An enhanced diet helped reduce hearing loss in mice with the genetic mutation most commonly responsible for childhood deafness, new research suggests.
The study found that an antioxidant regimen of beta carotene (precursor to vitamin A), vitamins C and E and magnesium helped slow progression of hereditary deafness in the mice with a connexin 26 gene deletion. Mutations in this gene are a leading cause of genetic hearing loss in many populations.
Meanwhile, the enhanced diet had the opposite effect on another mutant mouse modeling AUNA1, a rare type of hearing loss, according to the research from University of Michigan’s Kresge Hearing Research Institute and U-M’s C.S. Mott Children’s Hospital.
The findings appear in Scientific Reports from the publishers of Nature.
“Many babies born with a genetic mutation that causes deafness pass their newborn screening test but then lose their hearing later in life,” says author Glenn Green, M.D., associate professor of pediatric otolaryngology at C.S. Mott Children’s Hospital.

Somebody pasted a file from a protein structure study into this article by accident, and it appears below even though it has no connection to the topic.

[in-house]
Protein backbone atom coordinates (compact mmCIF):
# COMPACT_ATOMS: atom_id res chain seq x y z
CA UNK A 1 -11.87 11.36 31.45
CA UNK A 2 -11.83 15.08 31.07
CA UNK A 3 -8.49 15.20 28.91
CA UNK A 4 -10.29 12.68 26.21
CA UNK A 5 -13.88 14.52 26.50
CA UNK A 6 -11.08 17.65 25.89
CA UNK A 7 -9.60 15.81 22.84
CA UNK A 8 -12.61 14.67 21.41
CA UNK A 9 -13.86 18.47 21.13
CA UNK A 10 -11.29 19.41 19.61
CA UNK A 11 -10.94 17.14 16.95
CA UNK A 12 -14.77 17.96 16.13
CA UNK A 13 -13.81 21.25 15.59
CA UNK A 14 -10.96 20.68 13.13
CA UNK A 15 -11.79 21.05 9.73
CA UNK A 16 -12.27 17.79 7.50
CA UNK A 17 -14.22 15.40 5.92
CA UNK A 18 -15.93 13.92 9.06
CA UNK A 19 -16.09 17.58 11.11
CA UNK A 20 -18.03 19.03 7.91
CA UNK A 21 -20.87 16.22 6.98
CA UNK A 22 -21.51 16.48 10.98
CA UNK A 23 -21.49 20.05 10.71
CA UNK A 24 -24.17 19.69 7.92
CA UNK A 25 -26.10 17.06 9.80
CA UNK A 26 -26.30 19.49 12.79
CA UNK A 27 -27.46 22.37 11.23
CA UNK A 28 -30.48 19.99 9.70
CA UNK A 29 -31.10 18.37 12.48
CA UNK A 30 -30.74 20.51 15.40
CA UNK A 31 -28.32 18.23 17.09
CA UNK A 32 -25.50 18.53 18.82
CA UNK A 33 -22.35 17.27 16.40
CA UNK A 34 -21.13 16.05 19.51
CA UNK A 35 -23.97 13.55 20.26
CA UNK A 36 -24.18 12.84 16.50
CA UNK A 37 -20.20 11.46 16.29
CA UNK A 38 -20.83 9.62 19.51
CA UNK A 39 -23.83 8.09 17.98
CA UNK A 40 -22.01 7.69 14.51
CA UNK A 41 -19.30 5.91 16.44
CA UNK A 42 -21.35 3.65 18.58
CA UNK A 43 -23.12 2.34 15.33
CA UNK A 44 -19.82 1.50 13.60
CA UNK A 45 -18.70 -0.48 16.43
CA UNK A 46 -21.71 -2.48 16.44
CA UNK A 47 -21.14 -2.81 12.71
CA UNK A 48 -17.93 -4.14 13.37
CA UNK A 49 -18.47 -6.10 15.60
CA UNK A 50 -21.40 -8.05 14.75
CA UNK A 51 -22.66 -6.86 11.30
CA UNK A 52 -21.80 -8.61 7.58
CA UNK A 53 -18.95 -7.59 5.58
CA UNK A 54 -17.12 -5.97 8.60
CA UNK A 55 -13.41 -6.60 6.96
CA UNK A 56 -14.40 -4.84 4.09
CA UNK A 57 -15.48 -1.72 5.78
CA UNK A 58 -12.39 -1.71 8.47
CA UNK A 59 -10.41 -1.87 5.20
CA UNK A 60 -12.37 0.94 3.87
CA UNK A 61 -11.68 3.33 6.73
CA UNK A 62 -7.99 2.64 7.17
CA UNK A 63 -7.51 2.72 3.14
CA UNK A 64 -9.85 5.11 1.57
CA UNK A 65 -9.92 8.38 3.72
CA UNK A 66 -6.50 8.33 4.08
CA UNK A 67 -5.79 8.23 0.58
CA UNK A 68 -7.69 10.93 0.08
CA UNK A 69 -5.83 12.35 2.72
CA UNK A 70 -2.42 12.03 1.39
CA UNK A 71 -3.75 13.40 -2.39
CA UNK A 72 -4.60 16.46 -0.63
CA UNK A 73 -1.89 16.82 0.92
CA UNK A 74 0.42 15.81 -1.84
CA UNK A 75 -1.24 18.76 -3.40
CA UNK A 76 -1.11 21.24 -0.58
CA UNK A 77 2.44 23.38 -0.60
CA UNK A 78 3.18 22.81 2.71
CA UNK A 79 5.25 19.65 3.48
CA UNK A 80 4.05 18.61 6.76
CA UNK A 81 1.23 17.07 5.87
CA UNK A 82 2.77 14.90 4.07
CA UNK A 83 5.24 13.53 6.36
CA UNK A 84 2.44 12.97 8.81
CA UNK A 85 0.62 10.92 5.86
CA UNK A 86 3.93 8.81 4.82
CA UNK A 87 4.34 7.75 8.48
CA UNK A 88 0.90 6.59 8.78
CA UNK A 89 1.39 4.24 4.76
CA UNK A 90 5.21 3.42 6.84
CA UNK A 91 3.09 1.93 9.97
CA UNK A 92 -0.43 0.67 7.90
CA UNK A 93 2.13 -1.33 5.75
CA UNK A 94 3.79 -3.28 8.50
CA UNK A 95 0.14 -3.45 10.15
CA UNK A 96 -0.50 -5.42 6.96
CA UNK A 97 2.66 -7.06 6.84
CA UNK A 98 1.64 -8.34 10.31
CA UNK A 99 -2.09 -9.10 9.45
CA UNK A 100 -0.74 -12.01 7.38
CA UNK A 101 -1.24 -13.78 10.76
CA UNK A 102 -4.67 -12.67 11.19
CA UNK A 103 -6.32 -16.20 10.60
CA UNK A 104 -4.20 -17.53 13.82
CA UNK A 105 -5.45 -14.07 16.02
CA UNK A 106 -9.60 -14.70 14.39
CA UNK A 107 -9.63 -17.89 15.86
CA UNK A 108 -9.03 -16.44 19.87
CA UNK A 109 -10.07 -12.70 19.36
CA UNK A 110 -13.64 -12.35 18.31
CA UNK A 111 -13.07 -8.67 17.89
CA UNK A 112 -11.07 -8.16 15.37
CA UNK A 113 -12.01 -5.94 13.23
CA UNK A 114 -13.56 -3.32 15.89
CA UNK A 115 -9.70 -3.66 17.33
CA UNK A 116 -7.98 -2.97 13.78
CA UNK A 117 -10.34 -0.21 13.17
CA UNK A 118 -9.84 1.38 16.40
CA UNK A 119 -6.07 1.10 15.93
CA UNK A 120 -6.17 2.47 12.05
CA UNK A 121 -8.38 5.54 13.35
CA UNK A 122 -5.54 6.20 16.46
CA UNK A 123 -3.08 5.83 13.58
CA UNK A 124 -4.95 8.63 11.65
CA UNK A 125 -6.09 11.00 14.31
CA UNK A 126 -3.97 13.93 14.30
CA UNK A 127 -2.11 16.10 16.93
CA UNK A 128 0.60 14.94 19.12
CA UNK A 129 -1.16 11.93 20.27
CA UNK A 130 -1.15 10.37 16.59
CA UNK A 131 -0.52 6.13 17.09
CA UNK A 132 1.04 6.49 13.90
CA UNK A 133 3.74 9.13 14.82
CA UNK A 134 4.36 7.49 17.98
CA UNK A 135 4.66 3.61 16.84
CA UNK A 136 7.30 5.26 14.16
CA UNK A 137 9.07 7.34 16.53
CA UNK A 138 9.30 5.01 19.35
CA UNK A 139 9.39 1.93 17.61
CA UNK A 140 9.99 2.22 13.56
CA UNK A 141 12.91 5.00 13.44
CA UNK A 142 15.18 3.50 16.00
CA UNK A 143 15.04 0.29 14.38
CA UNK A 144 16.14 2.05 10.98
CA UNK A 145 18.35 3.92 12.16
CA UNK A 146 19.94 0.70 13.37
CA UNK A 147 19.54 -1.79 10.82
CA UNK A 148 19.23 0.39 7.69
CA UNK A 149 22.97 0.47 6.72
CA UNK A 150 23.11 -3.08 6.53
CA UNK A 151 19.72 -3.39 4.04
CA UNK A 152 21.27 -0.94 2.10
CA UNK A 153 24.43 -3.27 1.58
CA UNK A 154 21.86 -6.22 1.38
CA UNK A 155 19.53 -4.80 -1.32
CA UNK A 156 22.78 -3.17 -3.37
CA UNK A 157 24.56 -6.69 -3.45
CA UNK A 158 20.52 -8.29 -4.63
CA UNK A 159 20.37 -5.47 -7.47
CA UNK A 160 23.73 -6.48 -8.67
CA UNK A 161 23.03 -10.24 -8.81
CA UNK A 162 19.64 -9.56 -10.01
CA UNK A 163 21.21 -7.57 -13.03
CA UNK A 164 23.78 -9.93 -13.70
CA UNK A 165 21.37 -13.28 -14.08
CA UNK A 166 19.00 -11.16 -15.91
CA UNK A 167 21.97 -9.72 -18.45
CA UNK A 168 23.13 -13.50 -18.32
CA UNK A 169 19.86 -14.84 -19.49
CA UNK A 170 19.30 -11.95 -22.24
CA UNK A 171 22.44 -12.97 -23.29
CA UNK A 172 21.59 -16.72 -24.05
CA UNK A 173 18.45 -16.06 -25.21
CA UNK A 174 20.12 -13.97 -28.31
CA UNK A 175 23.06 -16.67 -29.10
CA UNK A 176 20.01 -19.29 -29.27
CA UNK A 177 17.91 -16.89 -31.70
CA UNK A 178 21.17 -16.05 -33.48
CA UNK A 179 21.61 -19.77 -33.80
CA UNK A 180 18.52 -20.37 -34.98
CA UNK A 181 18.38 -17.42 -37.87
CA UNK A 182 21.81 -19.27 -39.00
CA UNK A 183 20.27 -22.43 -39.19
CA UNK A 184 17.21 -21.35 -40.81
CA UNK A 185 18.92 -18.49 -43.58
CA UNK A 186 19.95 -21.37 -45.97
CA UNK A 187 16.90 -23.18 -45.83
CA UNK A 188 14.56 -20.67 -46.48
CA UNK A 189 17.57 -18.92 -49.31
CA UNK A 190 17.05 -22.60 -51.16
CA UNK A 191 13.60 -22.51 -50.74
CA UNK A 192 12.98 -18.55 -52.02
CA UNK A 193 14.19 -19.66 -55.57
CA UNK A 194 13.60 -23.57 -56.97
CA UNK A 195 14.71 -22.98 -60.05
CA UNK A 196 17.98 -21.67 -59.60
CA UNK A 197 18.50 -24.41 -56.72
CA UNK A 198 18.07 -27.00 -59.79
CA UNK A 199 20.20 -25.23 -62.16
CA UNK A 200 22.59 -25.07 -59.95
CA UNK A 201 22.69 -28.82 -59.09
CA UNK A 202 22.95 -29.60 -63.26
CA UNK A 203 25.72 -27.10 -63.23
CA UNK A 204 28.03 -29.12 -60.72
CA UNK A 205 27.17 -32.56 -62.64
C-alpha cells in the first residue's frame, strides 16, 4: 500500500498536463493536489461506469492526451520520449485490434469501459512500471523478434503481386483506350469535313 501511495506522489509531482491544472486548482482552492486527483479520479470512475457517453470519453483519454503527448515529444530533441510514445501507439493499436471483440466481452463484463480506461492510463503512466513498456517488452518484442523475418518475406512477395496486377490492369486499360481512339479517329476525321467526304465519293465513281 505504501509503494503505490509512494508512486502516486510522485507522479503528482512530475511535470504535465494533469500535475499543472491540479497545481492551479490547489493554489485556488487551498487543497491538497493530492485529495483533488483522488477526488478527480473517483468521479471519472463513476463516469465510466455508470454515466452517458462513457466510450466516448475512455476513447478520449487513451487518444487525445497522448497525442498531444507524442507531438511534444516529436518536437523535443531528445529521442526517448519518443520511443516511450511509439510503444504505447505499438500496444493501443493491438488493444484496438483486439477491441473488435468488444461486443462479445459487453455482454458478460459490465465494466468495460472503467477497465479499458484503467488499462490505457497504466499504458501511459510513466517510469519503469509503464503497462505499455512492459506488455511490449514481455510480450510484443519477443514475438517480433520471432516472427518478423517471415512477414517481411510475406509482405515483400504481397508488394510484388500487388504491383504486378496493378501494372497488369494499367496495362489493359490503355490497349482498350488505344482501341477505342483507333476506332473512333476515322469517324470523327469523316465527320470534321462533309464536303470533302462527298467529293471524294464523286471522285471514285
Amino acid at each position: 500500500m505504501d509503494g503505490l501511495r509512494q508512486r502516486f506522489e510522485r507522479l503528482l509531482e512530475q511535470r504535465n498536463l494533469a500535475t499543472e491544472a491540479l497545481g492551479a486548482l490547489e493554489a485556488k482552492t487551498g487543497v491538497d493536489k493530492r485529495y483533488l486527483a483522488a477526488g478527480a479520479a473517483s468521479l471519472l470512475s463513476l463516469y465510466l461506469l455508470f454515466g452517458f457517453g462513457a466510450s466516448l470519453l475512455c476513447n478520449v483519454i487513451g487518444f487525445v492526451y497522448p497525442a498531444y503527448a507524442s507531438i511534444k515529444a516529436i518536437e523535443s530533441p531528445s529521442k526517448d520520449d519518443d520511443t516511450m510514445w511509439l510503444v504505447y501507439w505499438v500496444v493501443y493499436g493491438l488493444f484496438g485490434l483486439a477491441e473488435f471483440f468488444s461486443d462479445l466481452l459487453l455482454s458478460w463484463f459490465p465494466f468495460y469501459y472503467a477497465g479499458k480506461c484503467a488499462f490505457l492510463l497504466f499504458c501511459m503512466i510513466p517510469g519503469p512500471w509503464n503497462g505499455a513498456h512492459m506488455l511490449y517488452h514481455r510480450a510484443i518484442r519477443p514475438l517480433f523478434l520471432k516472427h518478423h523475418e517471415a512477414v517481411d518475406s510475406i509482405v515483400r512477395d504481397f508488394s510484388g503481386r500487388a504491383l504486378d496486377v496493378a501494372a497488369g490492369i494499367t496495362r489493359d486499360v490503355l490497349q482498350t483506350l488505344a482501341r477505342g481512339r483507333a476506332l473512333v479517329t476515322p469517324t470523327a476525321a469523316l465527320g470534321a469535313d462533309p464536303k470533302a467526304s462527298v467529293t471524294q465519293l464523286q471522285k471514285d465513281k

“These patterns suggest that for some children, there may be an opportunity to potentially save cells present at birth. For these childhood cases it’s crucial that we identify therapies that prevent progression and reverse loss of hearing.
“Our findings suggest that a particular high dose of mineral and vitamin supplements may be beneficial to one genetic mutation,” adds senior author Yehoash Raphael, Ph.D., professor in the Department of Otolaryngology-Head and Neck Surgery at the University of Michigan Medical School. “However, the negative outcome in the AUNA1 mouse model suggests that different mutations may respond to the special diet in different ways.”